- Reducing “What If?” Anxiety: Make and fill in a chart in the following sequence – Worst Case Scenario, Best Case Scenario, Most Likely to Happen – Getting anxious feelings out and written on paper helps to diffuse some of the anxiety. Starting out with the extremes and ending with what is most likely to happen helps to identify extreme thinking and become more rational in self-talk. Once completed, have your child keep it, not necessarily in view, but someplace accessible, to be used as a reminder when negative self-talk and thinking errors kick in
- Gratitude: Write a letter to someone and express why you are thankful for them; Every day come up with three things you are grateful for; Make a collage of pictures representing what you are grateful for
- The ABCs of Gratitude: In a seated position, with eyes closed, make your way through the alphabet, beginning with the letter “A.” Think of something you are grateful for that begins with each letter of the alphabet. See if you can make it all the way to “Z” with a light and grateful heart.
- Positive Affirmations: Come up with positive personal affirmations/mottos you can read to yourself every day
- Volunteer: Pick up trash; Write letters to those in quarantine; Complete an errand for an elderly neighbor; Bake cookies/Make food for elderly or sickly neighbors; Garden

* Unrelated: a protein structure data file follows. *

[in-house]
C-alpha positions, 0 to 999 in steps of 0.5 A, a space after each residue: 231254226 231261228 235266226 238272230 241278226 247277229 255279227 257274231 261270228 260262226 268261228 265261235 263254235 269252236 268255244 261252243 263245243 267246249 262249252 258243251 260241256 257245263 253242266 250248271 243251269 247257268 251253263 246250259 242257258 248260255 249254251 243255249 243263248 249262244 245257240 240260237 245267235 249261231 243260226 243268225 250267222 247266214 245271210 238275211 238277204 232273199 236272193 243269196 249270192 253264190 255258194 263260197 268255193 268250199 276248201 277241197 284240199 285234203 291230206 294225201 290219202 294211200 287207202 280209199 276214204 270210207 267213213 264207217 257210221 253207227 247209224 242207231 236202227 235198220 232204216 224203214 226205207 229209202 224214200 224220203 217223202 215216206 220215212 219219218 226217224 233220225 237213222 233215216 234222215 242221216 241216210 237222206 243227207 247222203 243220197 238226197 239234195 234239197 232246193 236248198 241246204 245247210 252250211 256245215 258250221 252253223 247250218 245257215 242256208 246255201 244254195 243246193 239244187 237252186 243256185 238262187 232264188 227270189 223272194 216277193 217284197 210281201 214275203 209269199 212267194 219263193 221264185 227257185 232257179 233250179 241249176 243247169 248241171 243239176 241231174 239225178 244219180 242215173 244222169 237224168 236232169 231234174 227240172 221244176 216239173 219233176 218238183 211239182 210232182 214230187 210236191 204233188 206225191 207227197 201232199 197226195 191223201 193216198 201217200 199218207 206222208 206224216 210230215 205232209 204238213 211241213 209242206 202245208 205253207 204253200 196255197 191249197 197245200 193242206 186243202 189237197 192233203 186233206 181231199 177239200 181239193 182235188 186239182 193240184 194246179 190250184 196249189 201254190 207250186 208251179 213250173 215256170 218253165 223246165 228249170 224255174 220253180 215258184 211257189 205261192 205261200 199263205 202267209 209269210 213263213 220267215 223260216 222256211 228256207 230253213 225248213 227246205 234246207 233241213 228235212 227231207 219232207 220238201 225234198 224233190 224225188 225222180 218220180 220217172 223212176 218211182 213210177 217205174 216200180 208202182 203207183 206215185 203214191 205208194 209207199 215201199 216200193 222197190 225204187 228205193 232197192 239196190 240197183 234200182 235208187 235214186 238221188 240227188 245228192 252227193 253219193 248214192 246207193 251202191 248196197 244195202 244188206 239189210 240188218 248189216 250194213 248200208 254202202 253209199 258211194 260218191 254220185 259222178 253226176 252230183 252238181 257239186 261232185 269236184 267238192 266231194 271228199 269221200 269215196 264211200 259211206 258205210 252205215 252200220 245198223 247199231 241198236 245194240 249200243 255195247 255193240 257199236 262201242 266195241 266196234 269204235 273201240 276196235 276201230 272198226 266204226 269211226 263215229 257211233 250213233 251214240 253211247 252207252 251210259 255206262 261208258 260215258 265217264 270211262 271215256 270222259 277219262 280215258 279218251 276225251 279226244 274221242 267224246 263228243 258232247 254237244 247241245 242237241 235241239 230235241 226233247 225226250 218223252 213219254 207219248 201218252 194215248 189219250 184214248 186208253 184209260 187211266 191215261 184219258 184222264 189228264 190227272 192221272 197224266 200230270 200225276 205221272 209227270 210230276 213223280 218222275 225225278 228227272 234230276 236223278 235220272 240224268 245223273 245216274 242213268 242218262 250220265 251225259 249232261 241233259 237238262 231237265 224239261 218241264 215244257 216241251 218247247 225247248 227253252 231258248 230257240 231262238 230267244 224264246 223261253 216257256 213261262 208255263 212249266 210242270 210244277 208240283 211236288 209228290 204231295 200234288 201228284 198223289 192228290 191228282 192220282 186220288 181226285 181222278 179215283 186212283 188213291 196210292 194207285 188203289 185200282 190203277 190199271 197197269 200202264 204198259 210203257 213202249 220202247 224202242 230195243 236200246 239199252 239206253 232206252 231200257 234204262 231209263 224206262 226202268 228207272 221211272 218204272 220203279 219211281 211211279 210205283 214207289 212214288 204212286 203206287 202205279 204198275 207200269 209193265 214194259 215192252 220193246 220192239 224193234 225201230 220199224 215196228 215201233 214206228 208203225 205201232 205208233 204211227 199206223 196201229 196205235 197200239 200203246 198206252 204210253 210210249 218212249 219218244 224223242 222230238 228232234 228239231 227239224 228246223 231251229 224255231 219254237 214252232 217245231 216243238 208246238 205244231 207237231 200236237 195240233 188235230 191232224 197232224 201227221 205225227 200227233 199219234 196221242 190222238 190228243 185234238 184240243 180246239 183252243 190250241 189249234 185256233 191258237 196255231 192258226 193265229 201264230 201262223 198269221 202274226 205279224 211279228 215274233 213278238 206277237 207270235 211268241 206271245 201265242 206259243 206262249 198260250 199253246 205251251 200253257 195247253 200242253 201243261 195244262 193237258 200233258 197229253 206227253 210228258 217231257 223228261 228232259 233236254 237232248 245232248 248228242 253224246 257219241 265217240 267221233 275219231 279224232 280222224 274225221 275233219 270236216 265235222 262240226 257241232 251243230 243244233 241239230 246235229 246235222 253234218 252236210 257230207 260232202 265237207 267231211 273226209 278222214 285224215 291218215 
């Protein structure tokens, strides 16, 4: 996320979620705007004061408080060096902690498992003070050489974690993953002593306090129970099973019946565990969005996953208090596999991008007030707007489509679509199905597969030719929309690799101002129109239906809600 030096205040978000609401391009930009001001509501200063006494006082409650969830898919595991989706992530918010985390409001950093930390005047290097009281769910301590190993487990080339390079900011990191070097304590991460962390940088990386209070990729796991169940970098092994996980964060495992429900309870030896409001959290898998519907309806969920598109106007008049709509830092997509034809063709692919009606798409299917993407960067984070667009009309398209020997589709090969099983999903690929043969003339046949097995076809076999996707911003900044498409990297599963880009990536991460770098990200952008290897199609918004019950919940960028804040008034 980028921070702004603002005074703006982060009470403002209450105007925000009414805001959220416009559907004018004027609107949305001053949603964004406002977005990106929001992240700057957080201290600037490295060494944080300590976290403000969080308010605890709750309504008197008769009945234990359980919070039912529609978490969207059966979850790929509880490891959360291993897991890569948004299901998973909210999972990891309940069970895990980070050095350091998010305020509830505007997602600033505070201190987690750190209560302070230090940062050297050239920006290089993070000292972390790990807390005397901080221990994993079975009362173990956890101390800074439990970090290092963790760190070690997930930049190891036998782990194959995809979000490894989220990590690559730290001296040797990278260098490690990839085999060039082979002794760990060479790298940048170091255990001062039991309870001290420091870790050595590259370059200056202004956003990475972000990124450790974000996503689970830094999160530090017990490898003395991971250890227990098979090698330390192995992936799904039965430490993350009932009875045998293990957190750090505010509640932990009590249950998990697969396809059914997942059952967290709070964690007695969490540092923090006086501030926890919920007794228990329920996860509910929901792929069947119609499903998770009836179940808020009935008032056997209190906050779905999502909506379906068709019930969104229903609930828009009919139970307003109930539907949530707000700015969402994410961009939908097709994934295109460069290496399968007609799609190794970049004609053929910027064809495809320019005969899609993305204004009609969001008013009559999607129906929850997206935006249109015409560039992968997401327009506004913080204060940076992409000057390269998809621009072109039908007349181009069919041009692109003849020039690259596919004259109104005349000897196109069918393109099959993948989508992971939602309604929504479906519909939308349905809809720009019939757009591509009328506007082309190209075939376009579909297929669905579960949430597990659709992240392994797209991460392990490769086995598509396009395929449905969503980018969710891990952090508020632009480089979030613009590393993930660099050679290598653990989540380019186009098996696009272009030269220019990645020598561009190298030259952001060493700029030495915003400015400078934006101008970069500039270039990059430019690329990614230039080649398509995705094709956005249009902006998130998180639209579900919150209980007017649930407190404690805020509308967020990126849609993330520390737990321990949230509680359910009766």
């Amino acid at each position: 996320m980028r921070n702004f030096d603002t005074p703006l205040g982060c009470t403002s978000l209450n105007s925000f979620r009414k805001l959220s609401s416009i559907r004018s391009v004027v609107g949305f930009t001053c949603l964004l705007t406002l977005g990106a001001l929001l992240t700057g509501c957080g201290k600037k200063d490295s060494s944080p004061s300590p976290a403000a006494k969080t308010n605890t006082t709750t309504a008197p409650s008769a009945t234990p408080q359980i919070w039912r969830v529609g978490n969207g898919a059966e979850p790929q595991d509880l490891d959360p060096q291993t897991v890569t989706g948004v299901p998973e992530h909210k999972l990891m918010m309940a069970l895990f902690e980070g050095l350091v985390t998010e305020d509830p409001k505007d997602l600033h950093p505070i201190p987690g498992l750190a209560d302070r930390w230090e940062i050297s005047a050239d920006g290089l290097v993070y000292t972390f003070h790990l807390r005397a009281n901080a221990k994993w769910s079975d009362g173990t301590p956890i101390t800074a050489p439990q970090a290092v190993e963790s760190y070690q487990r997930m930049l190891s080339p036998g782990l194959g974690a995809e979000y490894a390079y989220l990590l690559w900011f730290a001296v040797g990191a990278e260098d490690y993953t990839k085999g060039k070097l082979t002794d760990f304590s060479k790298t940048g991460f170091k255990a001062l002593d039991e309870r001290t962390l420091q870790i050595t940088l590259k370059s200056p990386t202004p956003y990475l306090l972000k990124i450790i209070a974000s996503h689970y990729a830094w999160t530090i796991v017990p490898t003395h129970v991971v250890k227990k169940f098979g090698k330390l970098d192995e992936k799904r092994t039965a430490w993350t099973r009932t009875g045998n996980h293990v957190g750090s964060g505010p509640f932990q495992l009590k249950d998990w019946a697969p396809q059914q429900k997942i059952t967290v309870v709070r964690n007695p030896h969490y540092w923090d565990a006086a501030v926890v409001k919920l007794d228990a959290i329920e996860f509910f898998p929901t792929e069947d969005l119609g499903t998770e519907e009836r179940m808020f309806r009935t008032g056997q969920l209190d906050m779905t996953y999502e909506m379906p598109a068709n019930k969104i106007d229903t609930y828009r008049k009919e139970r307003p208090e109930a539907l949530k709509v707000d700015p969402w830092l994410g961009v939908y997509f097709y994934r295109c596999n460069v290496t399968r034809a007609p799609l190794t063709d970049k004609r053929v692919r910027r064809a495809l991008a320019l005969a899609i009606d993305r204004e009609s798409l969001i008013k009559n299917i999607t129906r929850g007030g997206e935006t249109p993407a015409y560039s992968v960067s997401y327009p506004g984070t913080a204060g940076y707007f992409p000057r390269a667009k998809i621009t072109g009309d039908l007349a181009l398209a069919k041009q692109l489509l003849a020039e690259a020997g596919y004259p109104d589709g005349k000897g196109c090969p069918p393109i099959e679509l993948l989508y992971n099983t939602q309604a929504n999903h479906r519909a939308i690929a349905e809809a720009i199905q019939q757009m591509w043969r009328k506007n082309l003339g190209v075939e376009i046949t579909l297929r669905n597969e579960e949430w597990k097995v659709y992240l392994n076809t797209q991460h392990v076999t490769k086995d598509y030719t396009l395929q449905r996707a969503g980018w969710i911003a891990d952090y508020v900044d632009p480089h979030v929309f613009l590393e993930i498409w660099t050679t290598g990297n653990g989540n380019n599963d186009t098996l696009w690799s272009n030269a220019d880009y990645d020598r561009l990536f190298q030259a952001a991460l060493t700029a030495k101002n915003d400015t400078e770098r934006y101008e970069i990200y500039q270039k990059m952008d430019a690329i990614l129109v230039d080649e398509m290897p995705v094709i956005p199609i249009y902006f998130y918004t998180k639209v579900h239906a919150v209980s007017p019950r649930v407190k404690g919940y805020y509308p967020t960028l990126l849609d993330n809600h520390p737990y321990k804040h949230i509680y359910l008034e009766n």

- Mental Health & Education Resources for Kids
Physical Activity & Mindfulness
- Mindfulness Classes for Kids from Mindful Schools
- Cosmic Kids Yoga
- Yoga – 12:30 pm weekdays, via Facebook Live
- Go Noodle – Movement & Mindfulness videos
- Rainbow Breath – Flow
- Mindfulness Activities: Journaling; Lying outside in nature and writing down what you notice with all five senses; Imagining a peaceful place and thinking about the place in terms of all five senses
- Falling Leaves Guided Meditation – Visualization for Kids
- End of Day Gratitude Meditation
- Mindfulness Apps: Calm; Headspace; Smiling Mind; Super Stretch Yoga; Breathing Bubbles; Breathe, Think, Do with Sesame Street
- Mind Yeti®: Fifteen mindfulness program sessions are now available for anyone to use; Designed for families to do alongside children, or for older children to do on their own